Russian cosmonauts Oleg Kotov, right, and Sergey Ryazanskiy perform maintenance on the International Space Station on Jan. 27. During the six-hour, eight-minute spacewalk, Kotov and Ryazanskiy completed the installation of a pair of high-fidelity cameras that experienced connectivity issues during a Dec. 27 spacewalk. The cosmonauts also retrieved scientific gear outside the station's Russian segment. (NASA) Back to slideshow navigation
  4. Special delivery

    The International Space Station's Canadian-built robotic arm moves toward Orbital Sciences Corp.'s Cygnus autonomous cargo craft as it approaches the station for a Jan. 12 delivery. The mountains below are the southwestern Alps. (NASA) Back to slideshow navigation
  5. Accidental art

    A piece of art? A time-lapse photo? A flickering light show? At first glance, this image looks nothing like the images we're used to seeing from the Hubble Space Telescope. But it's a genuine Hubble frame that was released on Jan. 27. Hubble's team suspects that the telescope's Fine Guidance System locked onto a bad guide star, potentially a double star or binary. This caused an error in the tracking system, resulting in a remarkable picture of brightly colored stellar streaks. The prominent red streaks are from stars in the globular cluster NGC 288. (NASA / ESA) Back to slideshow navigation
  6. Supersonic test flight

    A camera looking back over Virgin Galactic's SpaceShipTwo's fuselage shows the rocket burn with a Mojave Desert vista in the background during a test flight of the rocket plane on Jan. 10. Cameras were mounted on the exterior of SpaceShipTwo as well as its carrier airplane, WhiteKnightTwo, to monitor the rocket engine's performance. The test was aimed at setting the stage for honest-to-goodness flights into outer space later this year, and eventual commercial space tours.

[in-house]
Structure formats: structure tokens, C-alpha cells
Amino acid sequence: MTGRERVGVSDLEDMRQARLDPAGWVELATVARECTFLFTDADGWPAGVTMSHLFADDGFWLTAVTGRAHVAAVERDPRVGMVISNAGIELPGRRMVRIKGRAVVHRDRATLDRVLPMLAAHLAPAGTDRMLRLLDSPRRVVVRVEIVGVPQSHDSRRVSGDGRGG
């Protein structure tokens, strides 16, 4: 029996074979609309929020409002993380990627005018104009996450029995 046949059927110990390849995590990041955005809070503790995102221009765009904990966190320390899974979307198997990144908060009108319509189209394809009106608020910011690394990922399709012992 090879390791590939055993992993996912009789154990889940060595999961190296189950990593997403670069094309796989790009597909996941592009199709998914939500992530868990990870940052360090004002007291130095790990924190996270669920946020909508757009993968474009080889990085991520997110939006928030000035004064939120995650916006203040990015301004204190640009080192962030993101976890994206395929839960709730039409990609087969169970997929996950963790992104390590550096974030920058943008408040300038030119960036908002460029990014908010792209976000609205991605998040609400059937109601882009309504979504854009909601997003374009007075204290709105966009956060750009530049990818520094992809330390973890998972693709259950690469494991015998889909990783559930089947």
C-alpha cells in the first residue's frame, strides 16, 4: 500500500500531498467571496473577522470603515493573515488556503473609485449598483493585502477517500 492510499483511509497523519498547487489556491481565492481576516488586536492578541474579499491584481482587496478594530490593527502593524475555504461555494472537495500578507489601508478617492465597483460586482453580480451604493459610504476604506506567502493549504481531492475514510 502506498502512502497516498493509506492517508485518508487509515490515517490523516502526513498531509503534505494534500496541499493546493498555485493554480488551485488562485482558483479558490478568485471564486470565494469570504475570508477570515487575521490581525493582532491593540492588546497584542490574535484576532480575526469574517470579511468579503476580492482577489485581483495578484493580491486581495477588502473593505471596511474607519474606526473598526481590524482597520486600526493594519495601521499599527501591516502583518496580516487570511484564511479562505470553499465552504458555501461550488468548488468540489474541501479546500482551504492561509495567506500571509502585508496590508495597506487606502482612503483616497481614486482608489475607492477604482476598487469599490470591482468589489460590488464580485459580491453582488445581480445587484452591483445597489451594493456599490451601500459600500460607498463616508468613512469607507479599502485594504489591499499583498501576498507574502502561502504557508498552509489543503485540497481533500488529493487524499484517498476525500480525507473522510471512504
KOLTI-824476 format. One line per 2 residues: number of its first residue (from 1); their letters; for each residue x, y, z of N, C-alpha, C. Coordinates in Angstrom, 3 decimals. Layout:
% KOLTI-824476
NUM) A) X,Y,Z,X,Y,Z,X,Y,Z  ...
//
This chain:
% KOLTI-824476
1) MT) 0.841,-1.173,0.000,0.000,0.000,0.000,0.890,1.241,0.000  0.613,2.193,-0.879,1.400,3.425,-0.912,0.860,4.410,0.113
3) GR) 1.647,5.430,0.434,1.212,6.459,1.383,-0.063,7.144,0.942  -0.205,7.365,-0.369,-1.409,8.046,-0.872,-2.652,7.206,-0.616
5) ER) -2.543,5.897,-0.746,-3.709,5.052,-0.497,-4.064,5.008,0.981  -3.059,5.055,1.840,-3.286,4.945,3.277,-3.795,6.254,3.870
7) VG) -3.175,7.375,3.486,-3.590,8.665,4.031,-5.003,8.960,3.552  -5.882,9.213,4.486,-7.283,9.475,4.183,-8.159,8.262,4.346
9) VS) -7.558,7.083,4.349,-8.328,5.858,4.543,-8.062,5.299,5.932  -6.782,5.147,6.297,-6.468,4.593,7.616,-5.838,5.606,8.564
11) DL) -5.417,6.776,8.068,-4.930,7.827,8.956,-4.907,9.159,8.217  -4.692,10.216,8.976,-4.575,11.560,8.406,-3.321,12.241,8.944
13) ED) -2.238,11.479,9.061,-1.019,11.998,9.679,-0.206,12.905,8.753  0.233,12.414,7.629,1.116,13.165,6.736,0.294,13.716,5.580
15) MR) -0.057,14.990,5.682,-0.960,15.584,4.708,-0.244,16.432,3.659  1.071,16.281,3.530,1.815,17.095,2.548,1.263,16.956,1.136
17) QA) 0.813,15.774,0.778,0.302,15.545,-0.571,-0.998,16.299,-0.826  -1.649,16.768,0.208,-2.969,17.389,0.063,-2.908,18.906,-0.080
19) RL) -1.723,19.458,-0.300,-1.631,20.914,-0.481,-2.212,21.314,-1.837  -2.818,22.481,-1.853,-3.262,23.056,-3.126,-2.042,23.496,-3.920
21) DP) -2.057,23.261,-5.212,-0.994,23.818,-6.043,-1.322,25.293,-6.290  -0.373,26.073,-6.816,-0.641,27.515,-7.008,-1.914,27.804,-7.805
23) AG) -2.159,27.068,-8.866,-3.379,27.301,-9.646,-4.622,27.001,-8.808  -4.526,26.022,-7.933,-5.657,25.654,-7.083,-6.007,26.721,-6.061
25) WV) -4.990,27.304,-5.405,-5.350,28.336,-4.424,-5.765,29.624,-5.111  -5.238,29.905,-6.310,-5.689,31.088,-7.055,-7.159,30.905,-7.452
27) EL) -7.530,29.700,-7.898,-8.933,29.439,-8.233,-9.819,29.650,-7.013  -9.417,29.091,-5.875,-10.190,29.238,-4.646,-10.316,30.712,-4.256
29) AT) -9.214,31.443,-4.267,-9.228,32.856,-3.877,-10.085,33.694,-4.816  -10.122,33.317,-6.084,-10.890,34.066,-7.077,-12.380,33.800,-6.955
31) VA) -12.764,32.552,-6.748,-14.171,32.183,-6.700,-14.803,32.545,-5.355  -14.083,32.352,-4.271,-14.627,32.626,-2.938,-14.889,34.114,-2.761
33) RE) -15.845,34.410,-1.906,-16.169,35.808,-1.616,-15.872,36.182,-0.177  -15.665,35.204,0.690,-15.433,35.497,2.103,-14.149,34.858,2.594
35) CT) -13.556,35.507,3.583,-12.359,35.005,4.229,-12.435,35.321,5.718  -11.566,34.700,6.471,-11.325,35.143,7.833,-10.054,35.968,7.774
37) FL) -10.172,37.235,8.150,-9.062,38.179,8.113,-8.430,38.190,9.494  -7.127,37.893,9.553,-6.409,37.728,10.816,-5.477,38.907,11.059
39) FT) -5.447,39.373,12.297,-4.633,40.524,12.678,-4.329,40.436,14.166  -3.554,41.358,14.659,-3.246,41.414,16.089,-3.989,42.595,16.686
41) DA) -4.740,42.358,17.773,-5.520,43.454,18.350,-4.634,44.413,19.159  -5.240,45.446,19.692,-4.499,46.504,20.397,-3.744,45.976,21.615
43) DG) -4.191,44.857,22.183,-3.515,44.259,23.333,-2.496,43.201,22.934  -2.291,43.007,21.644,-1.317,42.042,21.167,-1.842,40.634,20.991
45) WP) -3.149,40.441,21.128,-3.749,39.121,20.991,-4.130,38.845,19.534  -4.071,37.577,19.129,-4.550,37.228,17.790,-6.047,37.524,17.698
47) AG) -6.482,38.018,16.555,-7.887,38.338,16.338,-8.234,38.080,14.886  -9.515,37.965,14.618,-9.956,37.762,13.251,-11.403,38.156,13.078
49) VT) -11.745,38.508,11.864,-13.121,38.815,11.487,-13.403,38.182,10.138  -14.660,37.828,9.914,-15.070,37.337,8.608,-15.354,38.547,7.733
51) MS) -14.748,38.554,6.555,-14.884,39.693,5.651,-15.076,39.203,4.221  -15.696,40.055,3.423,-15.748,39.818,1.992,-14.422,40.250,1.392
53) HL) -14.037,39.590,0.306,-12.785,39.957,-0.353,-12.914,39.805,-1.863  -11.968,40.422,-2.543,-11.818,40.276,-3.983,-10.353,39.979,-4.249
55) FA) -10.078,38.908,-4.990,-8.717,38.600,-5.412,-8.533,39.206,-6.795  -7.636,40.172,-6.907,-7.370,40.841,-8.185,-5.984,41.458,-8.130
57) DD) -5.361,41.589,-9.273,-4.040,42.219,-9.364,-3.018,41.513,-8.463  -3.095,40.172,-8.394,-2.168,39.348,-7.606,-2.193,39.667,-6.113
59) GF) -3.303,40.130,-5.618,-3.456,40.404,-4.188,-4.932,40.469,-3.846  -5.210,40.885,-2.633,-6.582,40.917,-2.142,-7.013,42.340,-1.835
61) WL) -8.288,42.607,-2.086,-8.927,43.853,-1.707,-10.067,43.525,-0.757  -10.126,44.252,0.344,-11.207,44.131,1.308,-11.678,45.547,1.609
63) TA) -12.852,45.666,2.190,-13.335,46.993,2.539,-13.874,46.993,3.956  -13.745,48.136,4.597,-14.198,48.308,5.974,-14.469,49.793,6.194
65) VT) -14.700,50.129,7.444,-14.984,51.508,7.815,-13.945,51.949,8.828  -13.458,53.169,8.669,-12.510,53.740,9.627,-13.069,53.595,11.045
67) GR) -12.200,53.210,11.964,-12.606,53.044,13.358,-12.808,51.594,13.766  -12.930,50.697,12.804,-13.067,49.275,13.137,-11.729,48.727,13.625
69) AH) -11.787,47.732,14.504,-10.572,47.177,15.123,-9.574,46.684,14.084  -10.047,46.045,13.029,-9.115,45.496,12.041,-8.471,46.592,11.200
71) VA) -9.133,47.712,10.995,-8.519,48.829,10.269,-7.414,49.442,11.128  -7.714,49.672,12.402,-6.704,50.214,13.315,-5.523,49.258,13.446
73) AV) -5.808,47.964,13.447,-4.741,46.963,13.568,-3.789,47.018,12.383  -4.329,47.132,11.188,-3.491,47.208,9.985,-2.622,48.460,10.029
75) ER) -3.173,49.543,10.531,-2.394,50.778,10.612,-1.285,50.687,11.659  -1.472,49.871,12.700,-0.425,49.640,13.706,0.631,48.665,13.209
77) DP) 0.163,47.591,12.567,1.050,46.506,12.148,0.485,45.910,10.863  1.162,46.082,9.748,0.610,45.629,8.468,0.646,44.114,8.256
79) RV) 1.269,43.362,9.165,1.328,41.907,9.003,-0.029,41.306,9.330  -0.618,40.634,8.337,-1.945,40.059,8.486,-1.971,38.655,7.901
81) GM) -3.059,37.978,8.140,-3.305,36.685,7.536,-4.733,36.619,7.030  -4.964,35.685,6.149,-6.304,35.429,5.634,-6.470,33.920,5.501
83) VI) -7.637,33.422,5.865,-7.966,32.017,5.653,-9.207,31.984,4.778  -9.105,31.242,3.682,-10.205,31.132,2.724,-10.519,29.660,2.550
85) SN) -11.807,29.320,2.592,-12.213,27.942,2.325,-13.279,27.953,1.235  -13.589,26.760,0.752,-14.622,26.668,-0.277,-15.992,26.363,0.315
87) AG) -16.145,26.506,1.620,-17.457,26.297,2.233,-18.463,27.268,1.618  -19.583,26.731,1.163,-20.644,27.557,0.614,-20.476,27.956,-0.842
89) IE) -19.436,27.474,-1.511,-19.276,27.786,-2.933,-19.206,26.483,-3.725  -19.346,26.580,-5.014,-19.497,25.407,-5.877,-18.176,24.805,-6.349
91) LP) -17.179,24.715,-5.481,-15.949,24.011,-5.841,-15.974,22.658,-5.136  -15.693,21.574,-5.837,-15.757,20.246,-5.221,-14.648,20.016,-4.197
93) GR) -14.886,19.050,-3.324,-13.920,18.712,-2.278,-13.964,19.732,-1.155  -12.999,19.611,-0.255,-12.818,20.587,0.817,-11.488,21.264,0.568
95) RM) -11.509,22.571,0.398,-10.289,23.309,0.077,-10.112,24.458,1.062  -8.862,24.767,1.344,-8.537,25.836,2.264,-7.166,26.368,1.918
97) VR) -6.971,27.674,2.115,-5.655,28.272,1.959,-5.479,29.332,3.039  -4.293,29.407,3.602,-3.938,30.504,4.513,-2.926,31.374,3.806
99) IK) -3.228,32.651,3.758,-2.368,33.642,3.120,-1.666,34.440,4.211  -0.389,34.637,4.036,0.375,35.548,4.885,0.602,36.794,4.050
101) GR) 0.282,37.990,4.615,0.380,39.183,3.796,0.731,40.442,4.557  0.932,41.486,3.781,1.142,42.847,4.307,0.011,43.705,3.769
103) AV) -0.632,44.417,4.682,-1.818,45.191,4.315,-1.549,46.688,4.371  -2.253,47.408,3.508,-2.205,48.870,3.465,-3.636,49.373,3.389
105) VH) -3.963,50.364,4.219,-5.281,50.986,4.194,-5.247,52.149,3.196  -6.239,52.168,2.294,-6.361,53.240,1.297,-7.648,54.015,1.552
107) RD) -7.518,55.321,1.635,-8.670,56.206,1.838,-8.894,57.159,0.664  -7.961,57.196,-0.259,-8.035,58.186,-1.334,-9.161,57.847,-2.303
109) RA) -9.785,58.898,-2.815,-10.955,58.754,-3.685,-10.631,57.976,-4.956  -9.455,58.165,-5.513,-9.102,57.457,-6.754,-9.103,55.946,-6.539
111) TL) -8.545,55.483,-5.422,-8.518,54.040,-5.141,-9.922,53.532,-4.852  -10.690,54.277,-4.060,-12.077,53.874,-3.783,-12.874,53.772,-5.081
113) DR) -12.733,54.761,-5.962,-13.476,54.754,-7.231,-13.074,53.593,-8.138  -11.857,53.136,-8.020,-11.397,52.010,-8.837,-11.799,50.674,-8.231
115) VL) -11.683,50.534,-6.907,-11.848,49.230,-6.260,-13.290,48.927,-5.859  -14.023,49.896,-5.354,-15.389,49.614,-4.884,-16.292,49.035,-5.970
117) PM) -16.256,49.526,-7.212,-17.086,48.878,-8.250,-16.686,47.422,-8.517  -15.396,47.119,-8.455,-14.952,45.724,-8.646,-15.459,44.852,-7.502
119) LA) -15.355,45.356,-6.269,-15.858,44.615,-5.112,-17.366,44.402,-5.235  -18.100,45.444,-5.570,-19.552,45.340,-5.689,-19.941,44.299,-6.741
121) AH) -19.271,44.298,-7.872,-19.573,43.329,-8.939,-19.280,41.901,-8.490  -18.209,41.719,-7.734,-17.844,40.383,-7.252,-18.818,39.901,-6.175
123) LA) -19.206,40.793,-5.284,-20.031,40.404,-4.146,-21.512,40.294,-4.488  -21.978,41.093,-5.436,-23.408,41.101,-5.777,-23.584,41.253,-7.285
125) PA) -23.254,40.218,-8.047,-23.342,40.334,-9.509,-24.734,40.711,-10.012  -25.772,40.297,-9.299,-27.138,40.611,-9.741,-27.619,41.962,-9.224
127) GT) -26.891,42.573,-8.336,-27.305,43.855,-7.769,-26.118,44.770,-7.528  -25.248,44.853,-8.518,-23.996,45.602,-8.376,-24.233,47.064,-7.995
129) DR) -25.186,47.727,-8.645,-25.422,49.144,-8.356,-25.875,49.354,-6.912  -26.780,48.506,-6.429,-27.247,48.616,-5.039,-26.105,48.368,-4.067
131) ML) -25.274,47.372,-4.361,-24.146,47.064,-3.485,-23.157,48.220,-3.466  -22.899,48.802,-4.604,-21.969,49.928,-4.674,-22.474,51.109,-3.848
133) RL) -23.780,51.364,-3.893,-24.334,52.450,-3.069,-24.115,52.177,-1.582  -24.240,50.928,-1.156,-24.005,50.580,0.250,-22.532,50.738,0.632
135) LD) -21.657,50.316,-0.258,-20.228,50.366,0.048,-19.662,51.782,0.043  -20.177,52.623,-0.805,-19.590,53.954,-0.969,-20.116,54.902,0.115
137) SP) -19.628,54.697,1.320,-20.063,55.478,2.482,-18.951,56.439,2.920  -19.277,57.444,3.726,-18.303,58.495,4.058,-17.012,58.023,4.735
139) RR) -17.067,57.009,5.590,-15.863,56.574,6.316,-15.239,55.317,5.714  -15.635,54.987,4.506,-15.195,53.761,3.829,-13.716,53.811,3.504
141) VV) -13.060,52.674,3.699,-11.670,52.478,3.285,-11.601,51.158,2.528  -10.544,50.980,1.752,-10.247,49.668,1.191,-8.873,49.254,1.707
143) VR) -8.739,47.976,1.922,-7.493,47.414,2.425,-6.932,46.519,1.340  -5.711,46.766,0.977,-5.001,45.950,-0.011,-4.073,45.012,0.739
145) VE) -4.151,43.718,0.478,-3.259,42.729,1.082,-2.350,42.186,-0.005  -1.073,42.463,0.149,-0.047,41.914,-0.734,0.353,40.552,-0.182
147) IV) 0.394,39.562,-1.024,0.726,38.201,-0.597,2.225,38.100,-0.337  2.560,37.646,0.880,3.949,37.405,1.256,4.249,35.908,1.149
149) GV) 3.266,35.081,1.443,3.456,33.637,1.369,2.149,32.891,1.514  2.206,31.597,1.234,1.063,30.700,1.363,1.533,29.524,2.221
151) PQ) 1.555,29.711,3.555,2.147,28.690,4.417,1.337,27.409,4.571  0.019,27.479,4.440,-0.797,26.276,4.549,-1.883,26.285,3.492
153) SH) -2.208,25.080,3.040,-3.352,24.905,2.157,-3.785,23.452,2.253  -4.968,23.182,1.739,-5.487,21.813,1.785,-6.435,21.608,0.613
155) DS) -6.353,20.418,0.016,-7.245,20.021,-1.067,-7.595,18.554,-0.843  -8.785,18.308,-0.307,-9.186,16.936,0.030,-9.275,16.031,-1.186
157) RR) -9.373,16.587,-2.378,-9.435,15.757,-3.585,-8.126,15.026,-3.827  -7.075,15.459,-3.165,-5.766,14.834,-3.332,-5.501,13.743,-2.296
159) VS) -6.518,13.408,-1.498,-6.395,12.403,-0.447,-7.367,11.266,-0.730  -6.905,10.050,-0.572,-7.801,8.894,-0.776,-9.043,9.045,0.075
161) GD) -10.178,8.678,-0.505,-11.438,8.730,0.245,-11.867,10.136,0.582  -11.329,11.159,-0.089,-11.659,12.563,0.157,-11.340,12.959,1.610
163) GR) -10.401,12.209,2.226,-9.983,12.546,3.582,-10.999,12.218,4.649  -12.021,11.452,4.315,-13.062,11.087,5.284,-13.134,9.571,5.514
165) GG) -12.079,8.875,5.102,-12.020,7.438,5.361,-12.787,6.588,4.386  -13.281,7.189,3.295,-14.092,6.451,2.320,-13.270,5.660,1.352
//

More about SpaceShipTwo on PhotoBlog (Virgin Galactic) Back to slideshow navigation
  7. Red lagoon

    The VLT Survey Telescope at the European Southern Observatory's Paranal Observatory in Chile captured this richly detailed new image of the Lagoon Nebula, released on Jan. 22. This giant cloud of gas and dust is creating intensely bright young stars, and is home to young stellar clusters. This image is a tiny part of just one of 11 public surveys of the sky now in progress using ESO telescopes. (ESO/VPHAS team) Back to slideshow navigation
  8. Fire on the mountain

    This image provided by NASA shows a satellite view of smoke from the Colby Fire, taken by the Multi-angle Imaging SpectroRadiometer aboard NASA's Terra spacecraft as it passed over Southern California on Jan. 16. The fire burned more than 1,863 acres and forced the evacuation of 3,700 people. (NASA via AP) Back to slideshow navigation
  9. Where stars are born

    An image captured by NASA's Spitzer Space Telescope shows the Orion Nebula, an immense stellar nursery some 1,500 light-years away. This false-color infrared view, released on Jan. 15, spans about 40 light-years across the region. The brightest portion of the nebula is centered on Orion's young, massive, hot stars, known as the Trapezium Cluster. But Spitzer also can detect stars still in the process of formation, seen here in red hues. (NASA / JPL-Caltech) Back to slideshow navigation
  10. Cygnus takes flight

    Orbital Sciences Corp.'s Antares rocket rises from NASA's Wallops Flight Facility on Wallops Island, Va, on Jan. 9. The rocket sent Orbital's Cygnus cargo capsule on its first official resupply mission to the International Space Station. (Chris Perry / NASA) Back to slideshow navigation
  11. A long, long time ago...

    This long-exposure picture from the Hubble Space Telescope, released Jan. 8, is the deepest image ever made of any cluster of galaxies. The cluster known as Abell 2744 appears in the foreground. It contains several hundred galaxies as they looked 3.5 billion years ago. Abell 2744 acts as a gravitational lens to warp space, brightening and magnifying images of nearly 3,000 distant background galaxies. The more distant galaxies appear as they did more than 12 billion years ago, not long after the Big Bang. (NASA / NASA via AFP - Getty Images) Back to slideshow navigation
  12. Frosty halo

    Sun dogs are bright spots that appear in the sky around the sun when light is refracted through ice crystals in the atmosphere. These sun dogs appeared on Jan. 5 amid brutally cold temperatures along Highway 83, north of Bismarck, N.D. The temperature was about 22 degrees below zero Fahrenheit, with a 50-below-zero wind chill.

    Slideshow: The Year in Space (Brian Peterson / The Bismarck Tribune via AP) Back to slideshow navigation